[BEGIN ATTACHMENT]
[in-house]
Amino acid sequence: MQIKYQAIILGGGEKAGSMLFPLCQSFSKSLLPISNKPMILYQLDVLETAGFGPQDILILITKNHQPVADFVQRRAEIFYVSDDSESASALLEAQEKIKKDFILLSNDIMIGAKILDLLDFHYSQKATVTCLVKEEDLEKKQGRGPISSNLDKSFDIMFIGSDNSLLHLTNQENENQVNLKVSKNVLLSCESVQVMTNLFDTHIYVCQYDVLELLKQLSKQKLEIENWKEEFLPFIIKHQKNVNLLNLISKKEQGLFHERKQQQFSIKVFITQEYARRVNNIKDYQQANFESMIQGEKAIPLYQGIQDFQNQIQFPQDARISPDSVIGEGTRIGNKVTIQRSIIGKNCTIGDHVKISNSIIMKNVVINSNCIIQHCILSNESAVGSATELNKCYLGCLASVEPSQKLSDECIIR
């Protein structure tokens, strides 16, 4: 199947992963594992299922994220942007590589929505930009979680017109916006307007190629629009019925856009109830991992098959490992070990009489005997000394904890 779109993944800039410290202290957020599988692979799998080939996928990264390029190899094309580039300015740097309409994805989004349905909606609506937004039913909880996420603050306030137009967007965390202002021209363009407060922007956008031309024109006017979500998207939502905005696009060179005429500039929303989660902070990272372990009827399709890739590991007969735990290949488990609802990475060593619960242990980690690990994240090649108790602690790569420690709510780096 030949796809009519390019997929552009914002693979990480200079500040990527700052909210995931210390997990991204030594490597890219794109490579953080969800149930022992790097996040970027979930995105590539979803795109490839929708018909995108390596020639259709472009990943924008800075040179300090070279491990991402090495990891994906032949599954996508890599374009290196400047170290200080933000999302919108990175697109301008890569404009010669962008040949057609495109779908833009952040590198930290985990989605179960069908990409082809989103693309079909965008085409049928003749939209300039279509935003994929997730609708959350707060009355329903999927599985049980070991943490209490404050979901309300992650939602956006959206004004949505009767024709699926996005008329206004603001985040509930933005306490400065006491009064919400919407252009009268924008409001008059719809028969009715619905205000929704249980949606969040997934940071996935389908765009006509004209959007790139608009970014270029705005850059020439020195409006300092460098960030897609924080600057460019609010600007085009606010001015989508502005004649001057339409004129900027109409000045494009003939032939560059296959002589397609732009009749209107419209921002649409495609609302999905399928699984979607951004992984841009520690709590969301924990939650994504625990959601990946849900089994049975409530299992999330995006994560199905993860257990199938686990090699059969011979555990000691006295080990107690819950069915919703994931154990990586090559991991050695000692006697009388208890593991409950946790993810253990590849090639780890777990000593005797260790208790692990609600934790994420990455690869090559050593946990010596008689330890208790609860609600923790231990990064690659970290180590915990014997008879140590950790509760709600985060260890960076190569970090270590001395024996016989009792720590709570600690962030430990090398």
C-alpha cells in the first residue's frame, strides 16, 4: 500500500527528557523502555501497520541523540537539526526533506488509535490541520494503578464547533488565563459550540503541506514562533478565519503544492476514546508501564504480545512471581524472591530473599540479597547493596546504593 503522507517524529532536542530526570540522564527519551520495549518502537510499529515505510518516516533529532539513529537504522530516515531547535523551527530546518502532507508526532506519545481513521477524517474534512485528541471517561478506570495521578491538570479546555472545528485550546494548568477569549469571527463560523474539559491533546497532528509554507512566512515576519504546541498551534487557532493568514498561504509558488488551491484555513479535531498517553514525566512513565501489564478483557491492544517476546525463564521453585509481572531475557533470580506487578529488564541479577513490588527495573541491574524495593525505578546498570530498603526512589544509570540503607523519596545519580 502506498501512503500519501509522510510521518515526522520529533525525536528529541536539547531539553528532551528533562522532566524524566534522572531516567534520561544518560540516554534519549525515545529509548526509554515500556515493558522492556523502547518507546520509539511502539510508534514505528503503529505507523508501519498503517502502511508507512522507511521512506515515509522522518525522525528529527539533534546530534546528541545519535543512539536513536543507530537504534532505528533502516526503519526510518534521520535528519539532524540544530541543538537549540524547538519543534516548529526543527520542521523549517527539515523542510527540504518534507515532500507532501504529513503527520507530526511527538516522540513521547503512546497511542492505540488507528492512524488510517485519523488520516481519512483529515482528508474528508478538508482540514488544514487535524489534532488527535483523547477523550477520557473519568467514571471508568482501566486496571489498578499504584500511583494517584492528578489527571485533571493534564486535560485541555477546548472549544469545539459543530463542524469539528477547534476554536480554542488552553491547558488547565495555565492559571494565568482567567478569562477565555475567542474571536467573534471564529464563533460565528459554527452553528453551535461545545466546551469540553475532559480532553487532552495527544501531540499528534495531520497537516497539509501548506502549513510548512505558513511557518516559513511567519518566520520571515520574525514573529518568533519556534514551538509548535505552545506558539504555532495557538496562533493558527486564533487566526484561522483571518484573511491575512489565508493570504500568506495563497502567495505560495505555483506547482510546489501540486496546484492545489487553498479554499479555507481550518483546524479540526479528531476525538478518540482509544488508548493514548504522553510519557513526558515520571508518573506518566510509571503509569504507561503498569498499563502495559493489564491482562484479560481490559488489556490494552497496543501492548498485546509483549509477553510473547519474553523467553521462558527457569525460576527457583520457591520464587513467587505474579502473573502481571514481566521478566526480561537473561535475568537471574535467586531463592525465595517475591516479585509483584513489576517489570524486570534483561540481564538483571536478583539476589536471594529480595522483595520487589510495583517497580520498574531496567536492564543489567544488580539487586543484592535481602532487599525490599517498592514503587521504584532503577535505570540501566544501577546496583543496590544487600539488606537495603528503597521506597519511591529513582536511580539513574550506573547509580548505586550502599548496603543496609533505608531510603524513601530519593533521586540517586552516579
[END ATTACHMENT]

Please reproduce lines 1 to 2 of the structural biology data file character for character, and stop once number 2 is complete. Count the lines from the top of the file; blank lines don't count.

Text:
[in-house]
Amino acid sequence: MQIKYQAIILGGGEKAGSMLFPLCQSFSKSLLPISNKPMILYQLDVLETAGFGPQDILILITKNHQPVADFVQRRAEIFYVSDDSESASALLEAQEKIKKDFILLSNDIMIGAKILDLLDFHYSQKATVTCLVKEEDLEKKQGRGPISSNLDKSFDIMFIGSDNSLLHLTNQENENQVNLKVSKNVLLSCESVQVMTNLFDTHIYVCQYDVLELLKQLSKQKLEIENWKEEFLPFIIKHQKNVNLLNLISKKEQGLFHERKQQQFSIKVFITQEYARRVNNIKDYQQANFESMIQGEKAIPLYQGIQDFQNQIQFPQDARISPDSVIGEGTRIGNKVTIQRSIIGKNCTIGDHVKISNSIIMKNVVINSNCIIQHCILSNESAVGSATELNKCYLGCLASVEPSQKLSDECIIR